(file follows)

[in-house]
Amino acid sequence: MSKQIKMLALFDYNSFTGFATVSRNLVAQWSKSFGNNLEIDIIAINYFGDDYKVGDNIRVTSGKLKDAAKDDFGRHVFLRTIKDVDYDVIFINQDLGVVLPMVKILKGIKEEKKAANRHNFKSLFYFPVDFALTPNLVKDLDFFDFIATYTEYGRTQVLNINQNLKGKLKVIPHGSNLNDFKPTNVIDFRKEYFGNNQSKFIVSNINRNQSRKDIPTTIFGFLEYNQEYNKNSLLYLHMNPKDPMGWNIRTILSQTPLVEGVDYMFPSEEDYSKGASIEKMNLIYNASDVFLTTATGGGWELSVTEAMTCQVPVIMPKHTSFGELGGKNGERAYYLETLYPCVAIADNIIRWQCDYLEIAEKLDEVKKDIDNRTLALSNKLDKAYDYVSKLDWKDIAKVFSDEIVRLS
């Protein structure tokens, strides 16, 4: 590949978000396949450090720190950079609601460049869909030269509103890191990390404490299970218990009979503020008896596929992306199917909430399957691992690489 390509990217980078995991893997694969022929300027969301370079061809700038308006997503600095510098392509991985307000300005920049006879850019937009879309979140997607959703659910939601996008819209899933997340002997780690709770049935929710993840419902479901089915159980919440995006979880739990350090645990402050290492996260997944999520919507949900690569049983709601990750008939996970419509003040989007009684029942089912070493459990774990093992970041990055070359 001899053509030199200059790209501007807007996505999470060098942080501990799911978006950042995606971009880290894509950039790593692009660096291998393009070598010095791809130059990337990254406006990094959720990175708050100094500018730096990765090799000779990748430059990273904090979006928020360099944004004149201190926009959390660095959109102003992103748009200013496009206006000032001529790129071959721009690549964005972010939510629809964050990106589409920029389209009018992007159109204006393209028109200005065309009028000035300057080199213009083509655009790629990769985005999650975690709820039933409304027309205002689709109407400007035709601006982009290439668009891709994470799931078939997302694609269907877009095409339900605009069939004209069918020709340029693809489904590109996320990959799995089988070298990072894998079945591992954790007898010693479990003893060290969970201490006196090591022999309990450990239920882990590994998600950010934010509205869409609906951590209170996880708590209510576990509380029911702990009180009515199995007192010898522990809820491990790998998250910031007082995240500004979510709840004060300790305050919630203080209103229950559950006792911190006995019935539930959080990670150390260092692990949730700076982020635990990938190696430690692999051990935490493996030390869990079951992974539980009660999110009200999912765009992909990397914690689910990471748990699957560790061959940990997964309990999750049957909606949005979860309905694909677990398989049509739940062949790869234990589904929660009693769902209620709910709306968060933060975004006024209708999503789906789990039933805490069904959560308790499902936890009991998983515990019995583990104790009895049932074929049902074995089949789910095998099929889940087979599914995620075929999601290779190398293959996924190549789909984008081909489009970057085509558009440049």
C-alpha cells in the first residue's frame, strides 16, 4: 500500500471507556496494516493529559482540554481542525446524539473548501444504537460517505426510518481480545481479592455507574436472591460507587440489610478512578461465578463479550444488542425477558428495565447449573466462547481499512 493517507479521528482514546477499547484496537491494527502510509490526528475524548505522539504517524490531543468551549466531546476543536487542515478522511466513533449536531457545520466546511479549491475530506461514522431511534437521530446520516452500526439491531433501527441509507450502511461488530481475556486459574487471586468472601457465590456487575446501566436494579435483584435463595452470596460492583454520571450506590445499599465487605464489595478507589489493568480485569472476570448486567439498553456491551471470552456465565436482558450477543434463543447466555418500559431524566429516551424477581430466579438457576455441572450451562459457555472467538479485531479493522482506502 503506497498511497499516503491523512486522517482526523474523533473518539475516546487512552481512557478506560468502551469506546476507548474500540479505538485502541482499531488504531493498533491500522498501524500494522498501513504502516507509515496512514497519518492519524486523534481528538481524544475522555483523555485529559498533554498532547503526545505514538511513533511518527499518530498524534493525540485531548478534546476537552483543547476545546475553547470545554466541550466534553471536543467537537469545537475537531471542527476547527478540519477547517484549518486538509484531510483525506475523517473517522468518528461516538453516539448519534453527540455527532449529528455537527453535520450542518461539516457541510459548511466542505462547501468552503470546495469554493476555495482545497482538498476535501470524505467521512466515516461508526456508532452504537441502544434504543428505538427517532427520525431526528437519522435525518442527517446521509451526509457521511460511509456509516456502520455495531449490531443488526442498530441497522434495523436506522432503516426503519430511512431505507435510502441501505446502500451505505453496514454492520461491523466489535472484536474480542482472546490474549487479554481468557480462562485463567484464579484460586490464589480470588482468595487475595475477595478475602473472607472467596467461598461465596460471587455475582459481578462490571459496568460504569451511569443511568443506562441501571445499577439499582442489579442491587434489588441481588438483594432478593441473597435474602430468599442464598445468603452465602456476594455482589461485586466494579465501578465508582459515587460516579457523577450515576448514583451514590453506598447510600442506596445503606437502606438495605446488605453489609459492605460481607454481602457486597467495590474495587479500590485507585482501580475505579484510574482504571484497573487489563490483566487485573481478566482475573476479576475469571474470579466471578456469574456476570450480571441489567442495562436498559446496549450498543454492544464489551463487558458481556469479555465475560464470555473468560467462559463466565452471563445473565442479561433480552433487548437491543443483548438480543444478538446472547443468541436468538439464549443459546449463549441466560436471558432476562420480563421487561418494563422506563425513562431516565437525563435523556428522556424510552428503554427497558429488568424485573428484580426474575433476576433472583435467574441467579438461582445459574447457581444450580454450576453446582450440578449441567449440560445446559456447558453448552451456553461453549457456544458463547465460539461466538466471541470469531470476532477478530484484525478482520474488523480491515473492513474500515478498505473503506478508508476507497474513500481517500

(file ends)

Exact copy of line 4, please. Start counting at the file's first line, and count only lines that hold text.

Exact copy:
C-alpha cells in the first residue's frame, strides 16, 4: 500500500471507556496494516493529559482540554481542525446524539473548501444504537460517505426510518481480545481479592455507574436472591460507587440489610478512578461465578463479550444488542425477558428495565447449573466462547481499512 493517507479521528482514546477499547484496537491494527502510509490526528475524548505522539504517524490531543468551549466531546476543536487542515478522511466513533449536531457545520466546511479549491475530506461514522431511534437521530446520516452500526439491531433501527441509507450502511461488530481475556486459574487471586468472601457465590456487575446501566436494579435483584435463595452470596460492583454520571450506590445499599465487605464489595478507589489493568480485569472476570448486567439498553456491551471470552456465565436482558450477543434463543447466555418500559431524566429516551424477581430466579438457576455441572450451562459457555472467538479485531479493522482506502 503506497498511497499516503491523512486522517482526523474523533473518539475516546487512552481512557478506560468502551469506546476507548474500540479505538485502541482499531488504531493498533491500522498501524500494522498501513504502516507509515496512514497519518492519524486523534481528538481524544475522555483523555485529559498533554498532547503526545505514538511513533511518527499518530498524534493525540485531548478534546476537552483543547476545546475553547470545554466541550466534553471536543467537537469545537475537531471542527476547527478540519477547517484549518486538509484531510483525506475523517473517522468518528461516538453516539448519534453527540455527532449529528455537527453535520450542518461539516457541510459548511466542505462547501468552503470546495469554493476555495482545497482538498476535501470524505467521512466515516461508526456508532452504537441502544434504543428505538427517532427520525431526528437519522435525518442527517446521509451526509457521511460511509456509516456502520455495531449490531443488526442498530441497522434495523436506522432503516426503519430511512431505507435510502441501505446502500451505505453496514454492520461491523466489535472484536474480542482472546490474549487479554481468557480462562485463567484464579484460586490464589480470588482468595487475595475477595478475602473472607472467596467461598461465596460471587455475582459481578462490571459496568460504569451511569443511568443506562441501571445499577439499582442489579442491587434489588441481588438483594432478593441473597435474602430468599442464598445468603452465602456476594455482589461485586466494579465501578465508582459515587460516579457523577450515576448514583451514590453506598447510600442506596445503606437502606438495605446488605453489609459492605460481607454481602457486597467495590474495587479500590485507585482501580475505579484510574482504571484497573487489563490483566487485573481478566482475573476479576475469571474470579466471578456469574456476570450480571441489567442495562436498559446496549450498543454492544464489551463487558458481556469479555465475560464470555473468560467462559463466565452471563445473565442479561433480552433487548437491543443483548438480543444478538446472547443468541436468538439464549443459546449463549441466560436471558432476562420480563421487561418494563422506563425513562431516565437525563435523556428522556424510552428503554427497558429488568424485573428484580426474575433476576433472583435467574441467579438461582445459574447457581444450580454450576453446582450440578449441567449440560445446559456447558453448552451456553461453549457456544458463547465460539461466538466471541470469531470476532477478530484484525478482520474488523480491515473492513474500515478498505473503506478508508476507497474513500481517500